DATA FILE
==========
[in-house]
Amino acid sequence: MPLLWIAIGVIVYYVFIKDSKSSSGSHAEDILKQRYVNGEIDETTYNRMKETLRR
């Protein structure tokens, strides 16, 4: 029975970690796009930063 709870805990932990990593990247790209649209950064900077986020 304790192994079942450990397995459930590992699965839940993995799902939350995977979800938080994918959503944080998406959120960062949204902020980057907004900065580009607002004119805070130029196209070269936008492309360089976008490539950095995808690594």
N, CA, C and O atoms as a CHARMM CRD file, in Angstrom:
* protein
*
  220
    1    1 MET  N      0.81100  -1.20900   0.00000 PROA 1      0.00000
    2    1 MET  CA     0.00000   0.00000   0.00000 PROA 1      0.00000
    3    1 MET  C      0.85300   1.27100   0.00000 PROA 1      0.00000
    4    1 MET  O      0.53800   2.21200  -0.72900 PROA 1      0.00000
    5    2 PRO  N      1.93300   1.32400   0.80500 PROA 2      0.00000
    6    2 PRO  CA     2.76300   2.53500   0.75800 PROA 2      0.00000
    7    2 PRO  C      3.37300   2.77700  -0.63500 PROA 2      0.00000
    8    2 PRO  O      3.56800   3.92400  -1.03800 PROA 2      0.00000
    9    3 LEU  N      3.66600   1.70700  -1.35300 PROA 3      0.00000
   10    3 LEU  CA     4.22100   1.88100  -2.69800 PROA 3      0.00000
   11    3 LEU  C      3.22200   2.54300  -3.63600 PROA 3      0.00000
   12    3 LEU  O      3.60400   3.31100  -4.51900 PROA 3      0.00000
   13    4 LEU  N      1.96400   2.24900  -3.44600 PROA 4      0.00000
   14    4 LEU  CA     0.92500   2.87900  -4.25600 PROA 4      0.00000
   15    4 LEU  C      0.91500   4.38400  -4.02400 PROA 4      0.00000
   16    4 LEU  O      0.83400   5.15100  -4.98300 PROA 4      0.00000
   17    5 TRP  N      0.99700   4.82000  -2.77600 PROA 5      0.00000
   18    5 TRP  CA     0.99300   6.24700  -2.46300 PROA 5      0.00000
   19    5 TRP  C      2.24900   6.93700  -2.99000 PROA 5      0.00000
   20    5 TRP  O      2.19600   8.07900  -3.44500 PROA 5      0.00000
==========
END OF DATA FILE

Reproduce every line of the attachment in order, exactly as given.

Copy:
[in-house]
Amino acid sequence: MPLLWIAIGVIVYYVFIKDSKSSSGSHAEDILKQRYVNGEIDETTYNRMKETLRR
């Protein structure tokens, strides 16, 4: 029975970690796009930063 709870805990932990990593990247790209649209950064900077986020 304790192994079942450990397995459930590992699965839940993995799902939350995977979800938080994918959503944080998406959120960062949204902020980057907004900065580009607002004119805070130029196209070269936008492309360089976008490539950095995808690594």
N, CA, C and O atoms as a CHARMM CRD file, in Angstrom:
* protein
*
  220
    1    1 MET  N      0.81100  -1.20900   0.00000 PROA 1      0.00000
    2    1 MET  CA     0.00000   0.00000   0.00000 PROA 1      0.00000
    3    1 MET  C      0.85300   1.27100   0.00000 PROA 1      0.00000
    4    1 MET  O      0.53800   2.21200  -0.72900 PROA 1      0.00000
    5    2 PRO  N      1.93300   1.32400   0.80500 PROA 2      0.00000
    6    2 PRO  CA     2.76300   2.53500   0.75800 PROA 2      0.00000
    7    2 PRO  C      3.37300   2.77700  -0.63500 PROA 2      0.00000
    8    2 PRO  O      3.56800   3.92400  -1.03800 PROA 2      0.00000
    9    3 LEU  N      3.66600   1.70700  -1.35300 PROA 3      0.00000
   10    3 LEU  CA     4.22100   1.88100  -2.69800 PROA 3      0.00000
   11    3 LEU  C      3.22200   2.54300  -3.63600 PROA 3      0.00000
   12    3 LEU  O      3.60400   3.31100  -4.51900 PROA 3      0.00000
   13    4 LEU  N      1.96400   2.24900  -3.44600 PROA 4      0.00000
   14    4 LEU  CA     0.92500   2.87900  -4.25600 PROA 4      0.00000
   15    4 LEU  C      0.91500   4.38400  -4.02400 PROA 4      0.00000
   16    4 LEU  O      0.83400   5.15100  -4.98300 PROA 4      0.00000
   17    5 TRP  N      0.99700   4.82000  -2.77600 PROA 5      0.00000
   18    5 TRP  CA     0.99300   6.24700  -2.46300 PROA 5      0.00000
   19    5 TRP  C      2.24900   6.93700  -2.99000 PROA 5      0.00000
   20    5 TRP  O      2.19600   8.07900  -3.44500 PROA 5      0.00000